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The Importance of Affirming Health Care Policies and Practices for Transgender People

By Ryan Combs, Ph.D., M.A., University of Louisville School of Public Health & Information Sciences

Transgender people face substantial barriers to accessing health care. The 2015 U.S. Transgender Survey - a study of over 27,000 participants - found that one-third of respondents who had been to the doctor in the past year had at least one negative experience related to their gender. These experiences include incidents ranging from verbal harassment to refusal of treatment. A quarter of those surveyed did not seek the health care they needed due to fear of mistreatment. Moreover, negative interactions with health care providers are widespread in our state according to a study my research team conducted on lesbian, gay, bisexual, and transgender Kentuckians’ health equity and access. Transgender participants shared their most frequent and negative experiences. The transgender community responds to these challenges by sharing information about affirming providers, traveling long distances to receive competent care, not disclosing their identity to providers, or simply avoiding health care altogether.

As a result of these and other barriers to health, there are significant differences in health outcomes between transgender people and our population as a whole. They report more days of poor physical and mental health. They are also at an increased risk for social isolation and multiple types of violence. For those who experience additional oppression, such as transgender people of color and transgender people with disabilities, the health risks are compounded. Much of the debate over transgender health focuses on treatments related to gender transition, but they are also subject to the same illnesses as everyone else - from arthritis to Zika.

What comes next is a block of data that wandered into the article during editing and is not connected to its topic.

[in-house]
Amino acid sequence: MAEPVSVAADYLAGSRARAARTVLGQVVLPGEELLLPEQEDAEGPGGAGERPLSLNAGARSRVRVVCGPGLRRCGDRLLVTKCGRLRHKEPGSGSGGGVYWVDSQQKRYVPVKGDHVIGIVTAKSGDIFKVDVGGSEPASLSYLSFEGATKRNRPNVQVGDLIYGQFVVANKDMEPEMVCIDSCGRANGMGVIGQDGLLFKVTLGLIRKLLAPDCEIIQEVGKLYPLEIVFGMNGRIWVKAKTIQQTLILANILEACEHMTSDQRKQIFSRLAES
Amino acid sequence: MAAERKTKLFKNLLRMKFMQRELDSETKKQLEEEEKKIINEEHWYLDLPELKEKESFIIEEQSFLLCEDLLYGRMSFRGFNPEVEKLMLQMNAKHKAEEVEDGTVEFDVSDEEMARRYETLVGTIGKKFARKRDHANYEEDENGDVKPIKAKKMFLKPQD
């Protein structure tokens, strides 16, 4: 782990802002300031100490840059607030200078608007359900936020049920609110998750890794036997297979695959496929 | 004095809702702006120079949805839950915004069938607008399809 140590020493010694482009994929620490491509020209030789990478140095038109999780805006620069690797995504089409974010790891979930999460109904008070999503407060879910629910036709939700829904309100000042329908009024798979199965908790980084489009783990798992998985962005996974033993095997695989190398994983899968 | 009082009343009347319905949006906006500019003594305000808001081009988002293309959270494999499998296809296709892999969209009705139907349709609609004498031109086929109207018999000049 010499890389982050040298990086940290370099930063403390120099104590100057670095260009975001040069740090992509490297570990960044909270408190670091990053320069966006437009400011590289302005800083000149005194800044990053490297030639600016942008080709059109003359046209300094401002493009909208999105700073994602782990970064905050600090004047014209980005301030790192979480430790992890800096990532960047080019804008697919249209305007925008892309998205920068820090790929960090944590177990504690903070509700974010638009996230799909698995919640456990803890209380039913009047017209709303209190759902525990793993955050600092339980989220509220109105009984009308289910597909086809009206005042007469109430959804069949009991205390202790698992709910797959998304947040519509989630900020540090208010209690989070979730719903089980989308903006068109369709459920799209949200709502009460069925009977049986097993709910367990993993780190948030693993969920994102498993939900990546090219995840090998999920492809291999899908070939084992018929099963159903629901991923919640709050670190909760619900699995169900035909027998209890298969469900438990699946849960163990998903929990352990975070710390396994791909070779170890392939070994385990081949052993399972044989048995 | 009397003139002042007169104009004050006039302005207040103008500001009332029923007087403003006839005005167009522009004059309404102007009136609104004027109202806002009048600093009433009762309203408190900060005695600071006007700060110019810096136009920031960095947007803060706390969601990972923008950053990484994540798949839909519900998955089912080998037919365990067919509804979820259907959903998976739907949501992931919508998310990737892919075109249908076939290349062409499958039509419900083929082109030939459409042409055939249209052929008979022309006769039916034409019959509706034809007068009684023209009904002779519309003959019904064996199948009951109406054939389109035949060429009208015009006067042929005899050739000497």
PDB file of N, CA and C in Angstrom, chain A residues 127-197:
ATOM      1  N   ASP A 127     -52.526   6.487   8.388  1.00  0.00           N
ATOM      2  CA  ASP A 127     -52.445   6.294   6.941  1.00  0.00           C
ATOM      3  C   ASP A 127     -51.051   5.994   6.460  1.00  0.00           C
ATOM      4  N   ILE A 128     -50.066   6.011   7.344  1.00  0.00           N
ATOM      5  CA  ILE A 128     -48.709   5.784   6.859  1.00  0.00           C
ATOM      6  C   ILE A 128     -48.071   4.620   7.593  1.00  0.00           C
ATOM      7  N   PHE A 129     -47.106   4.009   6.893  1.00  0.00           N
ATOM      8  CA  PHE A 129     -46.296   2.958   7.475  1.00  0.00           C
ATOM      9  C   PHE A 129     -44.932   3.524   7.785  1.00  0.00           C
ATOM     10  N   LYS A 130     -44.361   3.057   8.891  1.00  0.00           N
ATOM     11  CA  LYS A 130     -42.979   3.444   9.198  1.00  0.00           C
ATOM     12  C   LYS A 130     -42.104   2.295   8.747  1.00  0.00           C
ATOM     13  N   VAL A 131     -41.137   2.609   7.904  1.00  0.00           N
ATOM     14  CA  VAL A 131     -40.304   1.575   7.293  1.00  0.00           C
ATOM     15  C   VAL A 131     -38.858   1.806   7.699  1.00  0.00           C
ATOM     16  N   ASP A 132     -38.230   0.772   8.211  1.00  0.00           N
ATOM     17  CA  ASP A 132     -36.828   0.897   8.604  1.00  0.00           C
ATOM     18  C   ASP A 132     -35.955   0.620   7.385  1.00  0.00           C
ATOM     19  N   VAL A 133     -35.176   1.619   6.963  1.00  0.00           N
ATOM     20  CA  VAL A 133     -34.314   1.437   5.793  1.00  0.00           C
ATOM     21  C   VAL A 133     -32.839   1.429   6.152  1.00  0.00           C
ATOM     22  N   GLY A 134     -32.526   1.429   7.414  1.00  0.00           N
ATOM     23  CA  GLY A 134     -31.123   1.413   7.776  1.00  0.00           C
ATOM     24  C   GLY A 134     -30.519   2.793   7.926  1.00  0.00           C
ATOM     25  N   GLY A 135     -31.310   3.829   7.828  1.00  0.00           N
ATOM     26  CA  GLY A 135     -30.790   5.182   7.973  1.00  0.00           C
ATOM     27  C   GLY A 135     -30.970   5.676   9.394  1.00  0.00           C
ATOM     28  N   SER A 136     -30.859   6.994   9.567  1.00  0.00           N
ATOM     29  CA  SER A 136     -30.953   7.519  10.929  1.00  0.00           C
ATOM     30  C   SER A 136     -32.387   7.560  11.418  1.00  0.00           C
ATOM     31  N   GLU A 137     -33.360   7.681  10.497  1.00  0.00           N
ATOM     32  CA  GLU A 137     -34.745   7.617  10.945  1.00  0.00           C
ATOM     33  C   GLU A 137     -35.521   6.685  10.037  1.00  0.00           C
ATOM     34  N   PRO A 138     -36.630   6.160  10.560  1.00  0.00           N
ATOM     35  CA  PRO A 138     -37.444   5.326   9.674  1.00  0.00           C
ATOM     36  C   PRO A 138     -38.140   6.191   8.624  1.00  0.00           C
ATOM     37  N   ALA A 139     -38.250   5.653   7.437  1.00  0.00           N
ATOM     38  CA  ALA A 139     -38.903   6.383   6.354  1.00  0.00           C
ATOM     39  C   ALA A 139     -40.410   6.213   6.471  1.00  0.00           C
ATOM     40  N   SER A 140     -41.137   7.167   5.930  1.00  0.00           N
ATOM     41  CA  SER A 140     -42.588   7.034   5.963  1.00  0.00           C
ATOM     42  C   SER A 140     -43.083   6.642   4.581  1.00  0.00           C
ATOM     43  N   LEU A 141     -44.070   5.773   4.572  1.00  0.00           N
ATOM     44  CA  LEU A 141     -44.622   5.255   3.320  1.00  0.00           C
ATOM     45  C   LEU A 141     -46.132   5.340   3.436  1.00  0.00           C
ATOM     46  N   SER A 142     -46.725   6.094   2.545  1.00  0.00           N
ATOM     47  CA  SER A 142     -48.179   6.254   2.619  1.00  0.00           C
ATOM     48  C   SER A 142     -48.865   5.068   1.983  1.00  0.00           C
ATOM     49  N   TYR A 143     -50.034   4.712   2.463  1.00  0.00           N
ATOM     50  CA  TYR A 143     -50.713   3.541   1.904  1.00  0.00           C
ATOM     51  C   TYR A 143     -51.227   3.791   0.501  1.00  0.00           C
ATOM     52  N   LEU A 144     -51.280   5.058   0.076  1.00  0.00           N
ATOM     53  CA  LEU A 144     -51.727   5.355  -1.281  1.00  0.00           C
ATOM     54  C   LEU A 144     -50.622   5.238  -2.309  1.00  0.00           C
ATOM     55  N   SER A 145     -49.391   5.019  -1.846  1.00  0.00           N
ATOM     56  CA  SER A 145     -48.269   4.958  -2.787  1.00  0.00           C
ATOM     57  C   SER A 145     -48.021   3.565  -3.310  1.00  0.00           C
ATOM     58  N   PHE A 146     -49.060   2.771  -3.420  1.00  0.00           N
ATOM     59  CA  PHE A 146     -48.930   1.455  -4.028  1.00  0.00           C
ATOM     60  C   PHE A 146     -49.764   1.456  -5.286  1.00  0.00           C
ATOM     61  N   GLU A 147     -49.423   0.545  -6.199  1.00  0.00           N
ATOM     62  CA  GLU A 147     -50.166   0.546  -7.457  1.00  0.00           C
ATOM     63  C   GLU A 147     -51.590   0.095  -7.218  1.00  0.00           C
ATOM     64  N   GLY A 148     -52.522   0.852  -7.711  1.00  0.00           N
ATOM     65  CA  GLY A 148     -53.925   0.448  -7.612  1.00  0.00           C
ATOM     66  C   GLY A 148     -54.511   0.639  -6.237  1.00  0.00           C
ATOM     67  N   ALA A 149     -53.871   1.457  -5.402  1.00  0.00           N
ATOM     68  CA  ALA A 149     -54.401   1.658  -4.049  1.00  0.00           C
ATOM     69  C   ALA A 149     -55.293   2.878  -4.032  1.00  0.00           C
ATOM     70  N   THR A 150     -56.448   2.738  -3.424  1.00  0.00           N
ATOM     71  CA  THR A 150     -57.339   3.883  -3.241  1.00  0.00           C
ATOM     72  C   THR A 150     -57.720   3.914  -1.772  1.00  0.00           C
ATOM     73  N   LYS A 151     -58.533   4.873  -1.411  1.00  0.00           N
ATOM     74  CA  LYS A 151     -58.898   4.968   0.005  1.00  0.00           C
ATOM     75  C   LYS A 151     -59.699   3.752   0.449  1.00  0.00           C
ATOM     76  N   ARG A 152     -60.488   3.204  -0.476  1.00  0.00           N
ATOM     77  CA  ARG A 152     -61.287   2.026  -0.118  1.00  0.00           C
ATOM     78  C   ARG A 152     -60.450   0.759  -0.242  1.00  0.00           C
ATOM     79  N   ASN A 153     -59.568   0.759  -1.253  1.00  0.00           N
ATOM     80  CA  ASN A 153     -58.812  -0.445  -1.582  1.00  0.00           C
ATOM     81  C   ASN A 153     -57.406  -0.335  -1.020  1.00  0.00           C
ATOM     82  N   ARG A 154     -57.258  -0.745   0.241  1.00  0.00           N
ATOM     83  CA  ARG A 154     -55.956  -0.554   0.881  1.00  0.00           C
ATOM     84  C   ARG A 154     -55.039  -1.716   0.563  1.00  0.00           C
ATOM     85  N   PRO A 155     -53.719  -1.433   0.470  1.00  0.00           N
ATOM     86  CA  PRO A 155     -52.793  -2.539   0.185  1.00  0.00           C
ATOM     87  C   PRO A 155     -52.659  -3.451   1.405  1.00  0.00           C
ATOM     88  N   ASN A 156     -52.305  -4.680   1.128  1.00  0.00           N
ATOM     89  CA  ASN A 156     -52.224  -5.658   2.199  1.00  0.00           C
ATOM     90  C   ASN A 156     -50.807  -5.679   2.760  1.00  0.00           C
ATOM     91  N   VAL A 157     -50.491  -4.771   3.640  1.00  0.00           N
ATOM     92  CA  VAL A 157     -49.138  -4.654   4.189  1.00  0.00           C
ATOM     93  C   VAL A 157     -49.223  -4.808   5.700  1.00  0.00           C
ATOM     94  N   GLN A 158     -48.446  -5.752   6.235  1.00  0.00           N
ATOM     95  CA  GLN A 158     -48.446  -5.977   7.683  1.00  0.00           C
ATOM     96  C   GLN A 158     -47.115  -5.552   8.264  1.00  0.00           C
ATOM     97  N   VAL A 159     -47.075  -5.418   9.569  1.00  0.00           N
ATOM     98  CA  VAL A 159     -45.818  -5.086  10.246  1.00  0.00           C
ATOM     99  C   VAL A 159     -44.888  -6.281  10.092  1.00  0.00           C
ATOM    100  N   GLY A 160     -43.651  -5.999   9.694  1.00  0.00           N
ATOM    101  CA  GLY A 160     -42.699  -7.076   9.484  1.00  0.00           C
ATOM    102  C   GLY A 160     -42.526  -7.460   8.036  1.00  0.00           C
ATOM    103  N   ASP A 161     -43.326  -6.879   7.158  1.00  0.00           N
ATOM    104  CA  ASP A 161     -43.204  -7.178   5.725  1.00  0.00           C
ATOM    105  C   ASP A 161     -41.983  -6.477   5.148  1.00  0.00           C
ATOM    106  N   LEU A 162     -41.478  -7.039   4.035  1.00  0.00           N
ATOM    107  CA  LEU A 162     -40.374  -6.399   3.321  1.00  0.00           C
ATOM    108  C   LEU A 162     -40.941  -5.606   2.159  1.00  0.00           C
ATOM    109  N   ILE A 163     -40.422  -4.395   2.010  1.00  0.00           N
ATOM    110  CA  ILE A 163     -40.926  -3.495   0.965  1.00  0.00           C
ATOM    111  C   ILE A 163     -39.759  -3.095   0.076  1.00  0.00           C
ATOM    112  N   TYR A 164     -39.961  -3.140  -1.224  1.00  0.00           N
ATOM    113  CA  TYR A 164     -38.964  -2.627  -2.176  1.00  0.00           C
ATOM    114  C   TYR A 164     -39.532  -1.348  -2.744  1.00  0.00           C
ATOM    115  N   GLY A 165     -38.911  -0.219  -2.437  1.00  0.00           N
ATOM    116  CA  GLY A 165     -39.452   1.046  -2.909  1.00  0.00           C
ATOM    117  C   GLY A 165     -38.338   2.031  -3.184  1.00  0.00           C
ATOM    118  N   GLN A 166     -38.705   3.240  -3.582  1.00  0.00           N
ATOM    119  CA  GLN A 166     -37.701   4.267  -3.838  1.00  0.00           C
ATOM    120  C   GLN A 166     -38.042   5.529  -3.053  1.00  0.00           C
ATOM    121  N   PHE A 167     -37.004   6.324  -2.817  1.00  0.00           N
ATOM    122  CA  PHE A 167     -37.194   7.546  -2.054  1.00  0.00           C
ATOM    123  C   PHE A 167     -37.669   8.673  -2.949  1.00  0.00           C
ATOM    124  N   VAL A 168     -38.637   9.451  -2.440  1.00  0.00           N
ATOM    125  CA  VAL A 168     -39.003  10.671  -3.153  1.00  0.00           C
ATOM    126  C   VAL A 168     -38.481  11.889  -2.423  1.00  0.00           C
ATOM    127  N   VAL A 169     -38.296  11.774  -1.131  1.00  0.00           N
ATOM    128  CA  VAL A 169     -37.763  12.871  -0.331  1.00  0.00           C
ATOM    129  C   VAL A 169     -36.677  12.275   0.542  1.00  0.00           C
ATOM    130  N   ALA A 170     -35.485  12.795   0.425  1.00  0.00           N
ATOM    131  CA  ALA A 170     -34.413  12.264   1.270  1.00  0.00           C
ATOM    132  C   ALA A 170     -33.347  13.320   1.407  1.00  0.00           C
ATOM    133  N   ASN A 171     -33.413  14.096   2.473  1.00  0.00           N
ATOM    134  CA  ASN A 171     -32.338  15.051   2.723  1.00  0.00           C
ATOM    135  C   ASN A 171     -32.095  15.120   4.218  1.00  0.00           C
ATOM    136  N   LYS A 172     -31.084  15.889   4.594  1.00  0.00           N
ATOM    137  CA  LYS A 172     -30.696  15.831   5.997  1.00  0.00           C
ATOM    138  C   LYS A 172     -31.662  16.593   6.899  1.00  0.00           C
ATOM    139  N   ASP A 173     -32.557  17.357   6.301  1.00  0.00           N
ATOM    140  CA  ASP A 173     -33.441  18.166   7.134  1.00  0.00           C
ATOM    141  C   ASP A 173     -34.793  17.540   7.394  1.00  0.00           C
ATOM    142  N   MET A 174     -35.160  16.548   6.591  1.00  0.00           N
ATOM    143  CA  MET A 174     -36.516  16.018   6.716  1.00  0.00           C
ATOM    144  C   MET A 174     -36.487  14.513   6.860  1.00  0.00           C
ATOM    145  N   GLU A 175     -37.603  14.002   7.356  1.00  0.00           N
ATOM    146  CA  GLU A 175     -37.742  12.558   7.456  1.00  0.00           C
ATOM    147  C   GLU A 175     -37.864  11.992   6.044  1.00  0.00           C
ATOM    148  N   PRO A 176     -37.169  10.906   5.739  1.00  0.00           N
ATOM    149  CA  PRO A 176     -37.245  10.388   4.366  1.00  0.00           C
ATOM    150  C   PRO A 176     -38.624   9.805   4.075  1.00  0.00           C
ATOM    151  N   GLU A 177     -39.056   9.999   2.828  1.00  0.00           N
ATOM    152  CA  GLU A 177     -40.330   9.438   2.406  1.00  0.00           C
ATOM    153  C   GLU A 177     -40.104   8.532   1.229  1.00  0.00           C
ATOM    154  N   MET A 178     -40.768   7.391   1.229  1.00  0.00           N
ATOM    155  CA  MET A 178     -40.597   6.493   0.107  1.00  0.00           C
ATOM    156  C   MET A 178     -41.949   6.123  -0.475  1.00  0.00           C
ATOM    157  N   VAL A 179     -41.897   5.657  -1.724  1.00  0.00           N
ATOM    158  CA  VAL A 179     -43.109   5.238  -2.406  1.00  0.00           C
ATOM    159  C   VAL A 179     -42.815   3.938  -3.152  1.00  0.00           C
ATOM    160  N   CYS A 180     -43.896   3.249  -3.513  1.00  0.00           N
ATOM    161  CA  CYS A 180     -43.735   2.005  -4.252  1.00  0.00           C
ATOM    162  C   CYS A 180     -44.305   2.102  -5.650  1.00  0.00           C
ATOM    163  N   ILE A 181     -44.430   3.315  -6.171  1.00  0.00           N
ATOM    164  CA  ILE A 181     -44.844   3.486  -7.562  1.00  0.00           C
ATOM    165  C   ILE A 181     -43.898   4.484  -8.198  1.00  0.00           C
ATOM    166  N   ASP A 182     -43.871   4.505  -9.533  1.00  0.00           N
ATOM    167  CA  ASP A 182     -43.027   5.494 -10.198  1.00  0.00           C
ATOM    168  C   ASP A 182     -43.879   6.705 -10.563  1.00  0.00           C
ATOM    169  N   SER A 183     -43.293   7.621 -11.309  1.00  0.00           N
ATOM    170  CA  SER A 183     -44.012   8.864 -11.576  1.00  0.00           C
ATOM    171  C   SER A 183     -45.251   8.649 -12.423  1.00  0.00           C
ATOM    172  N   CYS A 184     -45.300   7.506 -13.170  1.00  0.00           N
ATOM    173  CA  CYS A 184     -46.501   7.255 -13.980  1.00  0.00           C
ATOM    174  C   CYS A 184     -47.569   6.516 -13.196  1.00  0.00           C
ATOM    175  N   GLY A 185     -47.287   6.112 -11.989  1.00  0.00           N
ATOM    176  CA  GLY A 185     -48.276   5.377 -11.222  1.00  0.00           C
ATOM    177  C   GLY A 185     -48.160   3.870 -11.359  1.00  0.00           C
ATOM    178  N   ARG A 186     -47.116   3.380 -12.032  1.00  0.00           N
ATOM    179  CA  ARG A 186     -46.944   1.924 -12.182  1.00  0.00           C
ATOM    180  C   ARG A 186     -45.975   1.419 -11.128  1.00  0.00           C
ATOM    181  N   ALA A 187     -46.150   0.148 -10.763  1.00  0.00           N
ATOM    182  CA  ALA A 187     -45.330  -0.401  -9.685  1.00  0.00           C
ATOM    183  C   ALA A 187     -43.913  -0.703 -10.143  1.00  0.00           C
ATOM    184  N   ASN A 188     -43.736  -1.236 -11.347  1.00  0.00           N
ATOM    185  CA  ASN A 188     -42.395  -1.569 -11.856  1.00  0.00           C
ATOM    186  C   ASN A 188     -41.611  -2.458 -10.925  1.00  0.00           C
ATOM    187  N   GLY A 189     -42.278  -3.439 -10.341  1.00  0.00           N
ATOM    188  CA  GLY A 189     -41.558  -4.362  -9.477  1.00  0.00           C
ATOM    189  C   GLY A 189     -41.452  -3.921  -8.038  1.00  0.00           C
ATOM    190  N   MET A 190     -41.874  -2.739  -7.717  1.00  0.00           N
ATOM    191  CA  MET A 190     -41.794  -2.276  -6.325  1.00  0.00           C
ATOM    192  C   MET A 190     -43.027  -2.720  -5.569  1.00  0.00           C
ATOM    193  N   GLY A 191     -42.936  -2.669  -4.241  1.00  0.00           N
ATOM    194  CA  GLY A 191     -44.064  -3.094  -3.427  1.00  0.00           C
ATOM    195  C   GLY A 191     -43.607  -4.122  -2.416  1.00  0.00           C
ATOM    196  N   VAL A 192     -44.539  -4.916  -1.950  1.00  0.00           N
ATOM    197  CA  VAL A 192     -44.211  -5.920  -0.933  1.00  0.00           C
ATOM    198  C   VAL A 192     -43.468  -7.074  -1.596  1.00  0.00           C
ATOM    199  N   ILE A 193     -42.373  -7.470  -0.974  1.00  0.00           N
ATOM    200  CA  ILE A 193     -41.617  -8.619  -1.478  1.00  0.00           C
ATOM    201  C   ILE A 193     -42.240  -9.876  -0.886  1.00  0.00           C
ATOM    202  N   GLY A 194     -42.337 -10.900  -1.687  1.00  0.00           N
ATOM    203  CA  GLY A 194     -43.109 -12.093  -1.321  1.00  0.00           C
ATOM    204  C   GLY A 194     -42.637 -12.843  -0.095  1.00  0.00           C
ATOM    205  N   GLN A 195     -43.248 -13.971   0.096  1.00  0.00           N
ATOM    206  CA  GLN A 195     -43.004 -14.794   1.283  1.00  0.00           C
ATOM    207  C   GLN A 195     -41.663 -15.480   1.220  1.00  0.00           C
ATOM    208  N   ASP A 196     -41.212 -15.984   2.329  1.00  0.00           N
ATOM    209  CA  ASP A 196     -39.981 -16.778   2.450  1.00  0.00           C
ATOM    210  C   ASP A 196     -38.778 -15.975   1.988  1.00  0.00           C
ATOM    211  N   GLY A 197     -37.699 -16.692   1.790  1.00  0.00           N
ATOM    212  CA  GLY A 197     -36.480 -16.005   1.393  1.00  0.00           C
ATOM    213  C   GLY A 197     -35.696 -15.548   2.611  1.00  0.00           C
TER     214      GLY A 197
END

Federal legislation enacted in recent years had begun to make health care services more accessible to this population. The promise of nondiscrimination protection allowed patients to more safely come out to their providers. However, policymakers have recently shifted away from explicitly protecting the rights of transgender people in health care settings, leaving patients more vulnerable to discrimination by health care professionals. This may erode their trust in the health care system and is likely to directly contribute to a retrenchment of any gains recently realized in addressing health disparity gaps.

Every major association of health professionals in the United States has recognized the importance of accessible and inclusive health care for transgender people. As health professionals, we are in a position to work towards increased access for this and other marginalized populations. We must continue to collect more and better data on how to address the social determinants of health at the societal level and develop best practices on delivering high quality care to each individual. Anything less would run contrary to the core values and ethics of health professions.

Ryan Combs has recently co-authored a chapter on transgender health care policy in The Remarkable Rise of Transgender Rights by Jami K. Taylor, Daniel C. Lewis, and Donald P. Haider-Markel, published by University of Michigan Press.

 

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